“There will be no more lying,” said Masechaba Thebe, a 33-year-old, whose home is the perilous streets of Johannesburg.
“We are here and we are many.”
South Africa started its once-in-a-decade population count late Wednesday night, a laborious process that will run until February 28.
The country has a gaping divide between rich and poor, and decided to start its census by counting the poorest of the poor, who eke out a life on the streets of its economic capital.
It’s only the fourth census since the advent of democracy in 1994. The count normally happens every 10 years, but was delayed last year due to Covid.
At midnight, 165,000 enumerators took to the streets with a detailed questionnaire to count everyone in the country at that moment, “irrespective of age, race, color or creed”.
In a rough neighborhood in downtown Johannesburg, one team approached a homeless encampment, where about 20 people huddled on a sidewalk.
“Which province were you born in?” No reply. “Level of education?” More silence.
Owen Nkosi stirred enough to think about his age. Maybe 43, or it could be 45 — he hadn’t really kept track.
“Which population group do you belong to?”
He shook his head wearily and went back to sleep.
The enumerator ticked “black” and headed down the street to try his luck farther away.
A significant part of the population may have slipped under the radar during the 2011 census. In 2016, South Africa’s population was estimated at 55.7 million.
Some 35,700 homeless were counted, most of them in the densely populated province of Gauteng that’s home to Johannesburg and the capital Pretoria.
But In 2015, the Centre for Social Science Research estimated the homeless population at 200,000.
No kind of life
Tony Lissaga, 48, said he came from neighboring Mozambique a few years ago, because “there’s money here”.
But so far, the only work he’s managed to find pays just 600 rand ($39, 35 euros) a week as a mechanic — not enough to make rent.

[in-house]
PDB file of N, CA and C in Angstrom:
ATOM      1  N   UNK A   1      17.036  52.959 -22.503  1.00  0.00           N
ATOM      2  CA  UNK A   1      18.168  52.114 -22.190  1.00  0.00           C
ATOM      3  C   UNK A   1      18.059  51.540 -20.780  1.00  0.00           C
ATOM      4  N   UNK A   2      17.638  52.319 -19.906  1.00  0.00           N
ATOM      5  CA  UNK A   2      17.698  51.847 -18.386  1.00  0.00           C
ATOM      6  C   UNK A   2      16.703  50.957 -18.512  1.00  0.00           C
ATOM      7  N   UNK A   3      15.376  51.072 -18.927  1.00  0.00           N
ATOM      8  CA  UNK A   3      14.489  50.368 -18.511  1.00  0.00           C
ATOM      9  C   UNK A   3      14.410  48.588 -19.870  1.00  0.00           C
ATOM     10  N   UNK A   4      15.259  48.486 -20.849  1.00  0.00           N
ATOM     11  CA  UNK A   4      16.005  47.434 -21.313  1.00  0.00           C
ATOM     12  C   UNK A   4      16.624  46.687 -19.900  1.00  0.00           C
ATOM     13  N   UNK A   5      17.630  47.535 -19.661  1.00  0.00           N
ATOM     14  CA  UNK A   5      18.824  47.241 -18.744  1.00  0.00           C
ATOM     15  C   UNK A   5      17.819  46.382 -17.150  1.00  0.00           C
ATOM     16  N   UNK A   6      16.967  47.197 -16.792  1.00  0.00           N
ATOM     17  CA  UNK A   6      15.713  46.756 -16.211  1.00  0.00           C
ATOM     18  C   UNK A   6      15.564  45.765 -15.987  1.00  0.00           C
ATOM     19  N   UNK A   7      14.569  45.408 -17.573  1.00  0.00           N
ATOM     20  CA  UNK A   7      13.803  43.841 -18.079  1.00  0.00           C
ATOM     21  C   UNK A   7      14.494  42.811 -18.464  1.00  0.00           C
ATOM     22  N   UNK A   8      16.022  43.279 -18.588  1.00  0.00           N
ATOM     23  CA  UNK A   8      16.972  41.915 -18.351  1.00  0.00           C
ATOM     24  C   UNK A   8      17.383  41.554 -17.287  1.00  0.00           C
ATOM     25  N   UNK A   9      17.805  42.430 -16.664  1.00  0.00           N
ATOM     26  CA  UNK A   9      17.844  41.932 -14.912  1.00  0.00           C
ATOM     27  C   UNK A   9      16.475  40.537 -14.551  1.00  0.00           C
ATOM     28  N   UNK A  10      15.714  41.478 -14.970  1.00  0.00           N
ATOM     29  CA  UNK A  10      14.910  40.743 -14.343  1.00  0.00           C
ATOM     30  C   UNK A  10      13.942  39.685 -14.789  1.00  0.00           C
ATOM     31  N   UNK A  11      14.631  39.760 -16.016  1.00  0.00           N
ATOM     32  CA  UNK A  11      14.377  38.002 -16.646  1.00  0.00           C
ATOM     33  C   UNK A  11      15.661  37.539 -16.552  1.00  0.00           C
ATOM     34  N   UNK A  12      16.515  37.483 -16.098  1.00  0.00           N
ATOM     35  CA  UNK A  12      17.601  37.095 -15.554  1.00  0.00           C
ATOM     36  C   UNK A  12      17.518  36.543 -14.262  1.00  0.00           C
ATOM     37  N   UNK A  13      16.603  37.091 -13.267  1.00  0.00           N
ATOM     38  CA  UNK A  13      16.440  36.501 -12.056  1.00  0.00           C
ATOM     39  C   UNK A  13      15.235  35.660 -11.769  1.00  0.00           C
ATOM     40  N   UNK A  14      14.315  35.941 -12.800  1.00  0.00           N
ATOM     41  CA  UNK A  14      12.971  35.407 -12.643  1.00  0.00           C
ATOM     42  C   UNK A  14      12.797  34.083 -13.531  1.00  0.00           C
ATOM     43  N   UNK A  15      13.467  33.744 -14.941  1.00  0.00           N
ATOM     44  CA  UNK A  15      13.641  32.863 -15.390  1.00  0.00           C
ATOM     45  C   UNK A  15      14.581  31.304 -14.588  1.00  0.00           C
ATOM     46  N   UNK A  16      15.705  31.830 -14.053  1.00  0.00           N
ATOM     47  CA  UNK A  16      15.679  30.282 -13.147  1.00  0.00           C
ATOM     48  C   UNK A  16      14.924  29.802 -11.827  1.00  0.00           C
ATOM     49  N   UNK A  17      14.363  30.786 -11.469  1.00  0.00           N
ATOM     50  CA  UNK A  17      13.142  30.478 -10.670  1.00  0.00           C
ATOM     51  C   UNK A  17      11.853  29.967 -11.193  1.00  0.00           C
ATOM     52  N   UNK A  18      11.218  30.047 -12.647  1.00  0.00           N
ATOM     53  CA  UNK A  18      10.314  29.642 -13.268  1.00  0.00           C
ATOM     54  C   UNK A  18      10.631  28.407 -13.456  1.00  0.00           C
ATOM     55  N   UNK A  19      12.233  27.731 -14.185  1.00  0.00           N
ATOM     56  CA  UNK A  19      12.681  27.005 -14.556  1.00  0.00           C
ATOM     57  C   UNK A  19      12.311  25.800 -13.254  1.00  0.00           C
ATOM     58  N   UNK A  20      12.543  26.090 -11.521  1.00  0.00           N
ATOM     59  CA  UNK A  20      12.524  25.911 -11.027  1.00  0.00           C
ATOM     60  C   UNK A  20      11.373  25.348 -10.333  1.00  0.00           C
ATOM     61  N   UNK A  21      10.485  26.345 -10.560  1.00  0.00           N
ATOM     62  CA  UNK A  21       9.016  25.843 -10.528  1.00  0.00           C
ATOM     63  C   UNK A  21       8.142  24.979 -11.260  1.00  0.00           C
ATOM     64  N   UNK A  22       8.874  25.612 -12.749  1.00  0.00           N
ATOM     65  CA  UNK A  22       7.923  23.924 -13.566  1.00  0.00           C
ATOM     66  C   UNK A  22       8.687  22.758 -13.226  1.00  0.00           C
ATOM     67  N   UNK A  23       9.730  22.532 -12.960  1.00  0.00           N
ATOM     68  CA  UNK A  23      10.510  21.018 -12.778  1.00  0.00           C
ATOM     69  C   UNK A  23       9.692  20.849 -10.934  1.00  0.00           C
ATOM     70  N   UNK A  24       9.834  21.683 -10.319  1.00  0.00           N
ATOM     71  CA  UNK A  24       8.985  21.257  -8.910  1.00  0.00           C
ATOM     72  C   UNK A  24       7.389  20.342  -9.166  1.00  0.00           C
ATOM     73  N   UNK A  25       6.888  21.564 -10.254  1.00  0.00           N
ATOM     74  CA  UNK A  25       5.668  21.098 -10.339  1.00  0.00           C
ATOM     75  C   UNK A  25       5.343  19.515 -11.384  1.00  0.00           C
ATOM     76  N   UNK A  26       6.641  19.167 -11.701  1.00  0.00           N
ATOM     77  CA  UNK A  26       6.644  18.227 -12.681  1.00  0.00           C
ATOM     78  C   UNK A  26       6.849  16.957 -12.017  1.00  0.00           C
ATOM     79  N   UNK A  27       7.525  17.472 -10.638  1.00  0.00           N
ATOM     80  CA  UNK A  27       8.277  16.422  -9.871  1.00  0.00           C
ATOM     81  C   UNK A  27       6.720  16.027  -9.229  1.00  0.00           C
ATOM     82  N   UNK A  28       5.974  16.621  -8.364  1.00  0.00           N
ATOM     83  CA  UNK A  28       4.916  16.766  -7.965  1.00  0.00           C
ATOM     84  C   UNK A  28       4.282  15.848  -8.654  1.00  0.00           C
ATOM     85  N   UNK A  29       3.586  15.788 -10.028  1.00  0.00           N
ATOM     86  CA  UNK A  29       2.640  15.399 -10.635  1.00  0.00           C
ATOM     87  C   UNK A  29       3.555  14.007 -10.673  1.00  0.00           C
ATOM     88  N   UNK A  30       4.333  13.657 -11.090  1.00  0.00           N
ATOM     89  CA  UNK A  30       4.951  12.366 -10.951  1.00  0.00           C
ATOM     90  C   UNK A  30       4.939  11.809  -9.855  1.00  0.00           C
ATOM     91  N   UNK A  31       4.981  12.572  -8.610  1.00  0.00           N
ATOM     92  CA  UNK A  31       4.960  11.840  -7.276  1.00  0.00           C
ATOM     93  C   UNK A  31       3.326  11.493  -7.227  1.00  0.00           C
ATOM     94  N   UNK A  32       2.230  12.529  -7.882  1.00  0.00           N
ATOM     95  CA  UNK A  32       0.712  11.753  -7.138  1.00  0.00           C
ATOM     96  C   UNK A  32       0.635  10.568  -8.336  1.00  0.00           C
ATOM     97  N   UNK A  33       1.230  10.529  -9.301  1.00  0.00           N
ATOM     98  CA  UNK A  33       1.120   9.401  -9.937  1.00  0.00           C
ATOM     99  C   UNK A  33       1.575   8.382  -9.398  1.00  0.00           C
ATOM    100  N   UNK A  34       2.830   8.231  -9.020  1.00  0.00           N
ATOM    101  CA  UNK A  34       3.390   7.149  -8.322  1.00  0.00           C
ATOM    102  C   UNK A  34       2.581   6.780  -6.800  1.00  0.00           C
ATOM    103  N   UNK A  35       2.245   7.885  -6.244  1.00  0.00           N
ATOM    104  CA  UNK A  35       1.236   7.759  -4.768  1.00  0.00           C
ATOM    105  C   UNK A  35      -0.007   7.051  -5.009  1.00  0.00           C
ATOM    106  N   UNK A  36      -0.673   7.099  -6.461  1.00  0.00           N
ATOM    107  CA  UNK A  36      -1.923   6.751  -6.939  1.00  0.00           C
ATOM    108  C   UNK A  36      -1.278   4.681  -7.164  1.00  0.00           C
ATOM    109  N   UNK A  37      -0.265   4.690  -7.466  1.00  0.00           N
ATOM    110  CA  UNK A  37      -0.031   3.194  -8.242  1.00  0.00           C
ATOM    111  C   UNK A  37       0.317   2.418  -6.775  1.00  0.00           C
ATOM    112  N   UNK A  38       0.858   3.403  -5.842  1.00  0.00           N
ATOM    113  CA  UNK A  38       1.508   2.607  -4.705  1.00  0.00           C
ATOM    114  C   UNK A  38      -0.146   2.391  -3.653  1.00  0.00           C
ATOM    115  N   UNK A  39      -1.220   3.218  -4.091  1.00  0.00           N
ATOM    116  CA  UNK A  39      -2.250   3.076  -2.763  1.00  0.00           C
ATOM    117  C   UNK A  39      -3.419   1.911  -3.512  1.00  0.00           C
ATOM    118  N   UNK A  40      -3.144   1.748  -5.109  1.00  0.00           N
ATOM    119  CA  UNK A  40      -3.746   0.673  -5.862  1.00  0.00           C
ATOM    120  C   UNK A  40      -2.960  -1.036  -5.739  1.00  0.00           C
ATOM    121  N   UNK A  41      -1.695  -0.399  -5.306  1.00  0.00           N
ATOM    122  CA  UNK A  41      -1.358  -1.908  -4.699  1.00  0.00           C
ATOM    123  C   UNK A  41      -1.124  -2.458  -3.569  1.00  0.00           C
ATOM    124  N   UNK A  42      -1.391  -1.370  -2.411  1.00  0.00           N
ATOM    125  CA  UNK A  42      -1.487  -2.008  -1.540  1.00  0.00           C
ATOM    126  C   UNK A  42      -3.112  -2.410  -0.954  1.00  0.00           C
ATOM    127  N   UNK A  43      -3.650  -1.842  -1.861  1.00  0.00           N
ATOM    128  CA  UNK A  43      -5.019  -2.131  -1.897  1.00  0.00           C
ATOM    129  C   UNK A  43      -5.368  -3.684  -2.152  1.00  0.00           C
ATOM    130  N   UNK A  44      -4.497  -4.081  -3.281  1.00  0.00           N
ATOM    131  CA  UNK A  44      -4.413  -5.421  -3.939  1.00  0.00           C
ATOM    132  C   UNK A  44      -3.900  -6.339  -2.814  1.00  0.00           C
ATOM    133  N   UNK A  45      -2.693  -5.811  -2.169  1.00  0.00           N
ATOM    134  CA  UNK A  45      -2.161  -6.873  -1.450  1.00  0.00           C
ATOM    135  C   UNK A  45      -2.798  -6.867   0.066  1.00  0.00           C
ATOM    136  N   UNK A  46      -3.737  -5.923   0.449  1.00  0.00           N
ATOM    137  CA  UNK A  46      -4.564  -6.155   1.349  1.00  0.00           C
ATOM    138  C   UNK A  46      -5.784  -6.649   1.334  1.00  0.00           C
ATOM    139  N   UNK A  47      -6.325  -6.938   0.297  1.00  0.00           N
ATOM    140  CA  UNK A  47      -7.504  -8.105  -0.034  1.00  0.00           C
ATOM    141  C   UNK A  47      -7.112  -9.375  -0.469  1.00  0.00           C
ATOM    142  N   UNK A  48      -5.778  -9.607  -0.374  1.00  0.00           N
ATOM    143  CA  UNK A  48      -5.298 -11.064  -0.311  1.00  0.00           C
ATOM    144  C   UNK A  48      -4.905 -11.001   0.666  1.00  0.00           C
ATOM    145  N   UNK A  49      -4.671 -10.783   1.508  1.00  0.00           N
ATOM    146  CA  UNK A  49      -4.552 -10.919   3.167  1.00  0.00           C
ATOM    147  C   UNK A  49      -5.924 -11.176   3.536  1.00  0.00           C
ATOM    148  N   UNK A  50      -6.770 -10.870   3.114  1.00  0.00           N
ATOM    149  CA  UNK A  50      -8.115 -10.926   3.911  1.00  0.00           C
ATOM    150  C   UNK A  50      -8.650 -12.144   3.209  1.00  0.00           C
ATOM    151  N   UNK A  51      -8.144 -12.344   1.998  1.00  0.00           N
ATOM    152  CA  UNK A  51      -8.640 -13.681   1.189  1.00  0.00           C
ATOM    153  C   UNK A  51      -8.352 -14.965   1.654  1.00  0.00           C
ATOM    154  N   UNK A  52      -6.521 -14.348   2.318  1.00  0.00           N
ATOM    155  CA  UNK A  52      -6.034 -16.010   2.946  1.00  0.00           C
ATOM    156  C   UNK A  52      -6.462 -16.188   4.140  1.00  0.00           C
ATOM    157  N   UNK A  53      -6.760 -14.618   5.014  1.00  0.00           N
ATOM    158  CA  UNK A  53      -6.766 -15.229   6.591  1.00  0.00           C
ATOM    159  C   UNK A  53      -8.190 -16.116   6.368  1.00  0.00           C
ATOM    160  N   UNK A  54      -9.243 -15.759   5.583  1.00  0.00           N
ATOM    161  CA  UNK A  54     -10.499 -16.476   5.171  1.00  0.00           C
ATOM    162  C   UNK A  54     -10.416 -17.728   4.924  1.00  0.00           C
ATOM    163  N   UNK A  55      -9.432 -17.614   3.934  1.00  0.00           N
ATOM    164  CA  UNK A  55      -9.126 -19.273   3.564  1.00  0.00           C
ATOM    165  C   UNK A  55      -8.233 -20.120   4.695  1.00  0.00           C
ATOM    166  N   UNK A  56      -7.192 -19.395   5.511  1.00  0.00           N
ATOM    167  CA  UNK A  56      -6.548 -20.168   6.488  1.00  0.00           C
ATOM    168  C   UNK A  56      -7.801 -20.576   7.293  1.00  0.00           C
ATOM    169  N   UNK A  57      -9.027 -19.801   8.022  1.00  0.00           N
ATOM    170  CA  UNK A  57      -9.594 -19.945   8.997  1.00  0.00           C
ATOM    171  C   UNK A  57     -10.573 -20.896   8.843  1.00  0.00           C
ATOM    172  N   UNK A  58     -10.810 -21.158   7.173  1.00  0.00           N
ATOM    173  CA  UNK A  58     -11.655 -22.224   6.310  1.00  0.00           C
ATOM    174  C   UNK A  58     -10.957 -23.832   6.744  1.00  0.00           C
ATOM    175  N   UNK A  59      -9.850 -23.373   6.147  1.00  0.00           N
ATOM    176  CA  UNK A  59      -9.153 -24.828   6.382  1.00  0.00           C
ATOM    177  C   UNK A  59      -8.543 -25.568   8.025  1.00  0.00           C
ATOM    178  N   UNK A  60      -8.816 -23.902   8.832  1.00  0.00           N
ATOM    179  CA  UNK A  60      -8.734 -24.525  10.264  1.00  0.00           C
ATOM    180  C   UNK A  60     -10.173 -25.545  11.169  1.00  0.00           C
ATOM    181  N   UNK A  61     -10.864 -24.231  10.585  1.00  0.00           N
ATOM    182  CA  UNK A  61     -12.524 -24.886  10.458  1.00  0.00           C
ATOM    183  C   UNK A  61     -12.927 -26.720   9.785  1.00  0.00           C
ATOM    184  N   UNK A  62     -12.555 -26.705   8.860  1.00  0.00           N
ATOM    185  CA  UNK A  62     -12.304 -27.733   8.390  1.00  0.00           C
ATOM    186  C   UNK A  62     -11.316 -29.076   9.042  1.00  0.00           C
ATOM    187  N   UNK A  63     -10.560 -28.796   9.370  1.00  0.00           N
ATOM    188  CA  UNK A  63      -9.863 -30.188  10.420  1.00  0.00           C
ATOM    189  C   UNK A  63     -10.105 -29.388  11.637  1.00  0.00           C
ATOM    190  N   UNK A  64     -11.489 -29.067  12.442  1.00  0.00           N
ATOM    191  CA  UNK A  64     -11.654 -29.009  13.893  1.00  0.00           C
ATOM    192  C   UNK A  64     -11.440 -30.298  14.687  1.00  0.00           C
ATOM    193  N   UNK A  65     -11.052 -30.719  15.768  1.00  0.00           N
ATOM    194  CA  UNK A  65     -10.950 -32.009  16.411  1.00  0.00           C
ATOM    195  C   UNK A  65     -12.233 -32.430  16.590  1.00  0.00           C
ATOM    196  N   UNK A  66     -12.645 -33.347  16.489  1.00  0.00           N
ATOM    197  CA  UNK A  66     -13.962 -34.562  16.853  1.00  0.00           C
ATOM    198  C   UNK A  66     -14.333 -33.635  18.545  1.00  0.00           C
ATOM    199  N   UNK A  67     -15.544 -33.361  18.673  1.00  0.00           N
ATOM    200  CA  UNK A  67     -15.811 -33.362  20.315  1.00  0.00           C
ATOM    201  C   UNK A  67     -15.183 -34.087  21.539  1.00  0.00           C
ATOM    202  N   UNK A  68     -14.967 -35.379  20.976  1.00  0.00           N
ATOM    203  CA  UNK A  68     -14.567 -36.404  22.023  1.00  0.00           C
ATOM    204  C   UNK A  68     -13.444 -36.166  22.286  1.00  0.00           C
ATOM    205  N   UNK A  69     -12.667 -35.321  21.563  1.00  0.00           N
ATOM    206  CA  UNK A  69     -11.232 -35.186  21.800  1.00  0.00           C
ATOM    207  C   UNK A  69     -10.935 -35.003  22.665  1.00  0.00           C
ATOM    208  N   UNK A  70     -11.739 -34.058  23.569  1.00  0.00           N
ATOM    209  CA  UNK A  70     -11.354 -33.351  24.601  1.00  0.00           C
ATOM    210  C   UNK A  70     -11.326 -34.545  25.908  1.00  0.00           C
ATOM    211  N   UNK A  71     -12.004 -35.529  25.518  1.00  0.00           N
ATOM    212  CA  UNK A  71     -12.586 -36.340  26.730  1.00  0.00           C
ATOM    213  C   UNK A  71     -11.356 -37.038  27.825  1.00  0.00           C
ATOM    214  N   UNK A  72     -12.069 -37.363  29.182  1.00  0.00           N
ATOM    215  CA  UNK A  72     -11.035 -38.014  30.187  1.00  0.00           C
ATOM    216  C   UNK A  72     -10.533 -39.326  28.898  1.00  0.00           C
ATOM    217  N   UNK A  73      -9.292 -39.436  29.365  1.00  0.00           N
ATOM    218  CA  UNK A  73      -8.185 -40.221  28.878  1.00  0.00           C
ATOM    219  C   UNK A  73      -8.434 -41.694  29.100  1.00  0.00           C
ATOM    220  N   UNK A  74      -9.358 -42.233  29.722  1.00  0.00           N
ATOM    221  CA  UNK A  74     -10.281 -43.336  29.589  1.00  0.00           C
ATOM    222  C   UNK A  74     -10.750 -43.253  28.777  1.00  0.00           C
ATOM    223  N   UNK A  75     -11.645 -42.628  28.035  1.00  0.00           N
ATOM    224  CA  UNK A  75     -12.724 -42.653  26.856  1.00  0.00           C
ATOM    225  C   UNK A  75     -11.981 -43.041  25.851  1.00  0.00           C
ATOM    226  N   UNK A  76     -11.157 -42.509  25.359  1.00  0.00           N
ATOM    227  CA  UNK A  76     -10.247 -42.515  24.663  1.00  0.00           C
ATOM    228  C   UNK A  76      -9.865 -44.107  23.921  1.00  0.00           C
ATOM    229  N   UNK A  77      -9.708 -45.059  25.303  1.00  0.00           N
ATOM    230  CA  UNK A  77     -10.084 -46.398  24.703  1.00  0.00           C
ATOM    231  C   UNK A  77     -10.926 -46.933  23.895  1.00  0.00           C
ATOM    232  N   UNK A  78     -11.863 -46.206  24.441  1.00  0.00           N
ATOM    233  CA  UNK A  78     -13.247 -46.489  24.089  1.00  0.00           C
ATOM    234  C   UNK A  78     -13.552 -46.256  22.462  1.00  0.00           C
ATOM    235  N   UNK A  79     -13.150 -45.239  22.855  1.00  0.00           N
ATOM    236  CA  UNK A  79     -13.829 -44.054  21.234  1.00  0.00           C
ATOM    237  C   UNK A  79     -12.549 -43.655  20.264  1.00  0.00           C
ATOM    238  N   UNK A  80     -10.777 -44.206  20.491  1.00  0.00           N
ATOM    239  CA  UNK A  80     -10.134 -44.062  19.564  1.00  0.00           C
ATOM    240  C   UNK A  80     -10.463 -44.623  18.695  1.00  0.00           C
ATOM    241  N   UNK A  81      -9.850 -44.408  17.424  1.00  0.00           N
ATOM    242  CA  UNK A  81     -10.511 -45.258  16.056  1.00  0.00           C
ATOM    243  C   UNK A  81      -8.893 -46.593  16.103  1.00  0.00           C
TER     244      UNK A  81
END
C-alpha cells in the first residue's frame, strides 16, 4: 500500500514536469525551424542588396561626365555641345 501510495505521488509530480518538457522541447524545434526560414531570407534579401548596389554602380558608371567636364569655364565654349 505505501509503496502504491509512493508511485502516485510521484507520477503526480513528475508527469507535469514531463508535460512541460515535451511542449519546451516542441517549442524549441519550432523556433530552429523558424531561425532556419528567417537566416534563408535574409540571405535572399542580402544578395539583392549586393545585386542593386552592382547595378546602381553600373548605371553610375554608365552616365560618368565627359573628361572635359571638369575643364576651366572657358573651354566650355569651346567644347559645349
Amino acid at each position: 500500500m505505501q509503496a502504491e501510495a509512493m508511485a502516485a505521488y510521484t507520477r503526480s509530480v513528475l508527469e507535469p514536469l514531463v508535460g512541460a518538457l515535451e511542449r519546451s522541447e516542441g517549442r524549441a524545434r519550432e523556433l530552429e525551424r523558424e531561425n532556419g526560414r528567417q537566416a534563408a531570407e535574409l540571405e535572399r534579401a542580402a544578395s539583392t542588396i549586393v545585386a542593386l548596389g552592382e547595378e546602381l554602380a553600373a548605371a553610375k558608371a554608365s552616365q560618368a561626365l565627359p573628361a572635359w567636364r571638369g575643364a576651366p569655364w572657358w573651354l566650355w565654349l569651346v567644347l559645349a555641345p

The corner he’s claimed smells of urine and filth. He says he doesn’t drink, but does smoke a little marijuana.
“It’s difficult,” he said. “I need something to forget I live in the street.”
The man lying next to him slapped his shoulders with a rag, shooing away the mosquitoes that swarm around.
The police did not move them on.
“A situation like this, eish!” said one officer on patrol to protect the enumerators, using a typically South African word to express resignation.
“It’s sad to see that,” he said. Even though the police station was nearby, there was not enough space to accommodate all of the homeless.
A few meters (yards) away, a man had taken off all of his clothes for the night, and stood in his underwear in the middle of the street.
He shook a dirty blanket to make his bed on the sidewalk. Some people created a barricade of carts around themselves. Others were buried behind giant sacks and piles of rubbish that they sell for a pittance to recyclers.
“I have no privacy. Nowhere to bath. I don’t have any kind of life,” said Thebe.
“They counted us before,” she noted. “It didn’t change anything.”
She told her story in just a few words. Her parents died unexpectedly. Her boyfriend kicked her out. So she’s on the street.
Nearby, Xolani Gcobo slipped past like a shadow, glaring at the cameras and the handful of politicians out for the census.
“Yeah, yeah, proudly South African!” he said, breath thick with alcohol, mocking the nation’s marketing slogan.